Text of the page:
Credit Cards

The ABCs of Credit Card APRs

Trick question: How many APRs—or annual percentage rates, charged on your balance—does your credit card have? If you said one, then you’re probably just counting the APR for new purchases, and you’re wrong. Most credit cards have four APRs, each for a different type of transaction.

Here’s a quick rundown of the four APRs you’ll likely run into:

Purchase APR

This rate—the most commonly used interest rate—is applied to all purchases you make on your credit card. The purchase APR is the one we use to compare credit cards. Your purchase APR is dependent on your creditworthiness, meaning the higher your credit score, the lower the APR you qualify for.

There’s also a grace period—typically around 25 days—before the interest starts to accumulate. That means you can pay off your balance without ever being charged interest. To do that, pay off your balance in full every month at the end of each billing cycle.

Balance transfer APR

This rate applies to any balances you transferred from another card. Often—but not always—the balance transfer APR is the same as the purchase APR, and is similarly dependent on your credit score.

Cash advance APR

When you use your credit card to get cash, say from an ATM, you will be charged a cash advance APR, which tends to be markedly higher than the APRs for balance transfers or purchase APRs. Cash advances also don’t have a grace period and interest begins accruing immediately after the transaction.

Penalty APR

If 60 days or more pass and you don’t make at least the minimum payment on your credit card, all balances on your account get charged this markedly higher penalty rate. The typical penalty APR is 29.9%, the highest amount that banks are allowed by law to charge. In the last year, some issuers have begun to drop their penalty APRs entirely.

How APRs Affect Your Payments

It’s essential to understand the differences in APRs, because those should affect how you choose to pay down your card balances. When you make a payment, your credit card issuer applies it in a certain order. The minimum payment is typically applied to portion of the balance with the lowest APR. Any leftover amount is then applied to the part of the balance with the highest interest rate and so on.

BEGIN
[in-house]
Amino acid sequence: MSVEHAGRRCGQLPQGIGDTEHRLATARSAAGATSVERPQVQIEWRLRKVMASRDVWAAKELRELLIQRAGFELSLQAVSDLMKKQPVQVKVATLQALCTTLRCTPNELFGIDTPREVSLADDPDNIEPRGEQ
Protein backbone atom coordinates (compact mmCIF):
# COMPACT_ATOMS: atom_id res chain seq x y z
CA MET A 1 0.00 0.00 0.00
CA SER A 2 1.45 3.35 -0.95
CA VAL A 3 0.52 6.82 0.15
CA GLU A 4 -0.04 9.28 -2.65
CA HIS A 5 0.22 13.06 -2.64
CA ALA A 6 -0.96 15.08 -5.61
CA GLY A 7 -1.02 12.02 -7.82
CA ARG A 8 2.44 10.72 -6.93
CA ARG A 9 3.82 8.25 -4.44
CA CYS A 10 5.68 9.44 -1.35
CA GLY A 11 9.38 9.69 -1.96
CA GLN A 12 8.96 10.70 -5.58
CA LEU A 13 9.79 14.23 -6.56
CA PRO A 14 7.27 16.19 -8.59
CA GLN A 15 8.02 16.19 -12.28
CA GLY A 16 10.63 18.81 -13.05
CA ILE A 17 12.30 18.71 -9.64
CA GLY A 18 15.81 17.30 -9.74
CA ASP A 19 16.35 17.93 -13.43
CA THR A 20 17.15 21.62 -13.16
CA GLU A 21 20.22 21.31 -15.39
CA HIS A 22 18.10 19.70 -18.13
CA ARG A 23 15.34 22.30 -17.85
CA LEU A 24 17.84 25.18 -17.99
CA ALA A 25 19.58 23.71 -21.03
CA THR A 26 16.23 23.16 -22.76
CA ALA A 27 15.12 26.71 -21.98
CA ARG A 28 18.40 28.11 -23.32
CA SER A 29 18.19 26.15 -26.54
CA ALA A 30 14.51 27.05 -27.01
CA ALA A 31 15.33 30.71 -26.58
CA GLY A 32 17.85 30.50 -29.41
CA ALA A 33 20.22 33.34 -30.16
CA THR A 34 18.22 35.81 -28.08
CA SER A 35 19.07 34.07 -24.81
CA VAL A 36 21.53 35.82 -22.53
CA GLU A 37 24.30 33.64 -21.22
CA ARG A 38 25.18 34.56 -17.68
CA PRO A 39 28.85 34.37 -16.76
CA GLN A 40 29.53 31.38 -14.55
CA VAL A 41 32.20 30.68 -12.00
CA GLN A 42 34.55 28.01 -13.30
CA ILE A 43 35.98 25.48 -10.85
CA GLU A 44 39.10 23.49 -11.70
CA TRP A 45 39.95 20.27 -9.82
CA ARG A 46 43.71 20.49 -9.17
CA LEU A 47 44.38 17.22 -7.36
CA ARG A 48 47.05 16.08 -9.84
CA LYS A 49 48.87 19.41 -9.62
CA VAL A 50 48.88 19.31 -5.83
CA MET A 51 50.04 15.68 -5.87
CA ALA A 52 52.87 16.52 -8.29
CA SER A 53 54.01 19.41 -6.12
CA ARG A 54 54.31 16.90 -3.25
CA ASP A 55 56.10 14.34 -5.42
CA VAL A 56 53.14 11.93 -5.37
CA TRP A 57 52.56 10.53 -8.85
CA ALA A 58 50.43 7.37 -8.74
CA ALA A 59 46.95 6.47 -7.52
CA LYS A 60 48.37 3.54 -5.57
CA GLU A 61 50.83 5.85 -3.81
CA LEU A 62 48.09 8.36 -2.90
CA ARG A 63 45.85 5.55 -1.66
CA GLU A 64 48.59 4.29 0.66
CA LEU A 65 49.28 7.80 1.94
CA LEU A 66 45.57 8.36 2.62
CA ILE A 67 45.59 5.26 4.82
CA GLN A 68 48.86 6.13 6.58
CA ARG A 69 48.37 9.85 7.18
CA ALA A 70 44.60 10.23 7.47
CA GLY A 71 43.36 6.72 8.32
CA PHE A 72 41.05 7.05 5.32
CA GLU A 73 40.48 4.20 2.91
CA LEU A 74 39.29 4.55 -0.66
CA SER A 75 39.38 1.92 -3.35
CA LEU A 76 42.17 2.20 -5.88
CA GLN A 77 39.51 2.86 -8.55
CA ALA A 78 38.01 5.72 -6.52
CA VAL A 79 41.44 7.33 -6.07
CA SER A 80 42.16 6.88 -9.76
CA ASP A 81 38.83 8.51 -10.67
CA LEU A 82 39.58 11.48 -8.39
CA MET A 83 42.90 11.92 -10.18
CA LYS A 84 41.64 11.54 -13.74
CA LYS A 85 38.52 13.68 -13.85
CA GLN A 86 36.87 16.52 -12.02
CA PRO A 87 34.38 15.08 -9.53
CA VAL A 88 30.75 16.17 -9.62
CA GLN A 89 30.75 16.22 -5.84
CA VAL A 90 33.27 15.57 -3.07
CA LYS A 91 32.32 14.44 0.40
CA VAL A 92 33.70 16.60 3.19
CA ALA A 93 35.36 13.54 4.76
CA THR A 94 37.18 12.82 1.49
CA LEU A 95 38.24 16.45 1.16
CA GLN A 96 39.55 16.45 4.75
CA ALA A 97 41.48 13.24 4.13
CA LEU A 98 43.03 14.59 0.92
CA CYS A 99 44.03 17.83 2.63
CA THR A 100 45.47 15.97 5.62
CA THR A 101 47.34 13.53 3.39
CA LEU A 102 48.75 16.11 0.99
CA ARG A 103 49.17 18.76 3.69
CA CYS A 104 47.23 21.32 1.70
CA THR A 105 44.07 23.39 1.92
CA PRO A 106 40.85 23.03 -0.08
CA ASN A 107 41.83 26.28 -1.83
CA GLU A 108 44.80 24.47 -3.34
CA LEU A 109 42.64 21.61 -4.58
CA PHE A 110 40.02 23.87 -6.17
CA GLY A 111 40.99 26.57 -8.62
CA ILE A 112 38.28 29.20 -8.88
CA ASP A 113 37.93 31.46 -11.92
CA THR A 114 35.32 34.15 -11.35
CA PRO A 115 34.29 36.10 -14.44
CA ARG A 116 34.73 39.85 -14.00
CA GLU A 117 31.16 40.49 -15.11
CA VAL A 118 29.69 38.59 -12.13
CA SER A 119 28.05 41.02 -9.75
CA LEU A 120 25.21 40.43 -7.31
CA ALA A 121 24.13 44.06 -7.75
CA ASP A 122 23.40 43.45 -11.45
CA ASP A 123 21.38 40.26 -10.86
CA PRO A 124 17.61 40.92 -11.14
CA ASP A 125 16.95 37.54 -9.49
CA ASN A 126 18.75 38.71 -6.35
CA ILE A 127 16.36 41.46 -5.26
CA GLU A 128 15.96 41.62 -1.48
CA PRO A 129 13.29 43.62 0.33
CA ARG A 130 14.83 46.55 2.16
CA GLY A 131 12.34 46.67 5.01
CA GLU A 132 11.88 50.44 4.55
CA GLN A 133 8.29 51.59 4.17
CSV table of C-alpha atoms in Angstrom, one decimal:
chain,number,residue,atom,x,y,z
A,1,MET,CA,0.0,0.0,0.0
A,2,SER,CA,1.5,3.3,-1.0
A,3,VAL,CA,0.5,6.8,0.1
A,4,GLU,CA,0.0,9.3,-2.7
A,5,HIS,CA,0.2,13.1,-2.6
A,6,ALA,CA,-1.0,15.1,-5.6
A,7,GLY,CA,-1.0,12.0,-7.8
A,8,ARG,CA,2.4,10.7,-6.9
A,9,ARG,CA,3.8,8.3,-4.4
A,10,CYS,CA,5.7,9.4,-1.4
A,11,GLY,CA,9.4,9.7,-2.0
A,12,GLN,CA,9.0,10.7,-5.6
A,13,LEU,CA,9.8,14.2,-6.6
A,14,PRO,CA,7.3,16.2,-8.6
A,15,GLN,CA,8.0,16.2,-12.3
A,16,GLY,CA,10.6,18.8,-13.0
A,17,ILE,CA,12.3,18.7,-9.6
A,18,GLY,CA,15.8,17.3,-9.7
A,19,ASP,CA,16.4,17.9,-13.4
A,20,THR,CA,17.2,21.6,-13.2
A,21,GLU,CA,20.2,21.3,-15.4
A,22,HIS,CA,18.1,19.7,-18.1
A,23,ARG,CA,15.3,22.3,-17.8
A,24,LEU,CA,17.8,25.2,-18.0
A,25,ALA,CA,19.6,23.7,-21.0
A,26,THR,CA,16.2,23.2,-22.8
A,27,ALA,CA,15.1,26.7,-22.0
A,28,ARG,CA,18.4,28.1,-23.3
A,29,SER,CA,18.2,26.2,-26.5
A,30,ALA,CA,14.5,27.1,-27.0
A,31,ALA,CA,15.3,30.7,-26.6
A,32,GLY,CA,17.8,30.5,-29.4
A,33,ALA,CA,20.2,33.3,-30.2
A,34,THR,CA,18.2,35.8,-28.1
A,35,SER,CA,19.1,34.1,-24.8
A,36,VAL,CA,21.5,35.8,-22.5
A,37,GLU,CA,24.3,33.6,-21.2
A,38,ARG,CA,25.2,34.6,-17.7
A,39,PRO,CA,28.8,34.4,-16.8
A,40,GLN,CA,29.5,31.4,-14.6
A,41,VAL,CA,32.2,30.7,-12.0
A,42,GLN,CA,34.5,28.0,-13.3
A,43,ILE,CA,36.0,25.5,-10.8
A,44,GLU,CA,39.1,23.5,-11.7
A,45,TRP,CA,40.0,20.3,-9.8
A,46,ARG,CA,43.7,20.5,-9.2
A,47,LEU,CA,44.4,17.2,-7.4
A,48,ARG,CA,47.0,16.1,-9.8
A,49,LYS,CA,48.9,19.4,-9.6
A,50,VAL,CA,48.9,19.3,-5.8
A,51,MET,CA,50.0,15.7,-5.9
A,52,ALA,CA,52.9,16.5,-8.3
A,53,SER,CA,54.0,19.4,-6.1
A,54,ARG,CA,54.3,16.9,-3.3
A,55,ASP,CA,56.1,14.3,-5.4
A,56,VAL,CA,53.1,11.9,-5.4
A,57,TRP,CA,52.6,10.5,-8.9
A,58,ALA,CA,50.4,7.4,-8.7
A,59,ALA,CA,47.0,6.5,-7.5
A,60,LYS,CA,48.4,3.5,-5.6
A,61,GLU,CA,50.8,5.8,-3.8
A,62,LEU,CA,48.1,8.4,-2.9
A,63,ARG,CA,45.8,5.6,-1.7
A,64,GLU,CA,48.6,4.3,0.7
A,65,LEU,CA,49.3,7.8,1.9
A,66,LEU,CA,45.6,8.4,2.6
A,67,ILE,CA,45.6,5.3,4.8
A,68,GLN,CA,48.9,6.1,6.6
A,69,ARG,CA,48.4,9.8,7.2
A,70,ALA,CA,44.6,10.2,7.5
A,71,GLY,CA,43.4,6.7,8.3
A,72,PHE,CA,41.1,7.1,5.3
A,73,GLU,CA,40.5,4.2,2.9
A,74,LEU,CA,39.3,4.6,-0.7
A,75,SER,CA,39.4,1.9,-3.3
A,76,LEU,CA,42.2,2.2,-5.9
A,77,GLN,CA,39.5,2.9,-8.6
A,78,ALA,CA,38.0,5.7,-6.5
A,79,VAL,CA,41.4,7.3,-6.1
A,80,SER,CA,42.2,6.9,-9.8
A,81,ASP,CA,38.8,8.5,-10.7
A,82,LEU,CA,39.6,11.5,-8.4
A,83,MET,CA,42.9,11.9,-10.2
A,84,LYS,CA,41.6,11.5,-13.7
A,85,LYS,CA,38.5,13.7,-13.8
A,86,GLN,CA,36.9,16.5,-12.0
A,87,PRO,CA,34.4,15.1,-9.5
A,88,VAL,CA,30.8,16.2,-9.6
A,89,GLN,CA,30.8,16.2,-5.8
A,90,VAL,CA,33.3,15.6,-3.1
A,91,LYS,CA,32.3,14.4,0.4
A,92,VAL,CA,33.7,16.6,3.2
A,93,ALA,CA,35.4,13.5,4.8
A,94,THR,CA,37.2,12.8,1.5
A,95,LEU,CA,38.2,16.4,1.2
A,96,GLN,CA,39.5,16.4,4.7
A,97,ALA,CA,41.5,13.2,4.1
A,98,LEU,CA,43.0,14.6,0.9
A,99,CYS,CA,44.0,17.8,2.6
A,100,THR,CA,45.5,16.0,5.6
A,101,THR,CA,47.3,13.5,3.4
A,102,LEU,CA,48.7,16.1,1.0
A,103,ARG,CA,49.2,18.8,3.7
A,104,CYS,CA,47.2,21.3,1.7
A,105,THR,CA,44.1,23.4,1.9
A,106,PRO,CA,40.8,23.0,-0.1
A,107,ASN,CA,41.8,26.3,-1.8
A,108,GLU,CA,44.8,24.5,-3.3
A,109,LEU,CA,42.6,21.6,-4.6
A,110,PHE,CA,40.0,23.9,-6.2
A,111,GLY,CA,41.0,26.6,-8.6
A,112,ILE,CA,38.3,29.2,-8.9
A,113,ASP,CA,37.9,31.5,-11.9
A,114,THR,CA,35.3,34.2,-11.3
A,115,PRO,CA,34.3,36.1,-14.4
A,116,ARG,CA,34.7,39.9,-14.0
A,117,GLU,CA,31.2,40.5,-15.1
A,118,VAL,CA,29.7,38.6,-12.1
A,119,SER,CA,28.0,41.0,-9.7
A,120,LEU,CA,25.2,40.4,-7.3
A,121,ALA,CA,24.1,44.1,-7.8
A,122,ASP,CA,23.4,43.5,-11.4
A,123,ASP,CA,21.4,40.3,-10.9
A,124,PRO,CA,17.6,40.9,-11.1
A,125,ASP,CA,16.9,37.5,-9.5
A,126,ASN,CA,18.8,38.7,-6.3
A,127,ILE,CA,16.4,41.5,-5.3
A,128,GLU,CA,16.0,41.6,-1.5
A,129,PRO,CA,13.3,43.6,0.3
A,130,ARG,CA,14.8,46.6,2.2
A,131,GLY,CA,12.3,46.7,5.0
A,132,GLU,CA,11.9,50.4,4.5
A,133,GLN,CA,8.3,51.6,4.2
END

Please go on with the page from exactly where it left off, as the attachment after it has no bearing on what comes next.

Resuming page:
For instance, say your outstanding credit card balance is $500--$300 is from purchases with an APR of 15% and the remaining $200 is from a cash advance with a 24% APR. Your minimum payment is $50. If you make a $250 payment, $50 will go to the 15% balance, while $250 will pay down the 24% balance. That’s why it’s important to pay more than the minimum payment, so you tackle that part of your balance that is accruing the most interest.

How to Reduce Your APR

If you’re stuck with a too-high APR, you have options. First, you can try consolidating your debt and lowering your overall APR by moving your balance to a balance transfer card with a 0% APR for an introductory period, which will range from six months to 18 months or more. These cards target consumers looking for a way to pay down credit card debt. Remember: Avoid buying anything on your balance transfer card unless you plan to pay it off within a month, and so not incur an interest charge. That’s because the purchase APR on such cards isn’t 0%, but the far-higher market rate for this type of APR. Further, any payments you make will be applied first to the purchase balance rather than to your transferred balance.

If your APR is high because of a late payment, you can ask your bank to re-evaluate your rate after six months of on-time payments and if your credit score has improved. While your APR likely won’t be lowered to its previous level before the delinquency, a reduced rate is still better than a penalty one, especially if you carry balances.

Robert Harrow

Robert is the head of the Credit Card vertical at ValuePenguin and has been covering the card industry since 2014. His work has been featured in Reuters, Marketwatch, the New York Times and more.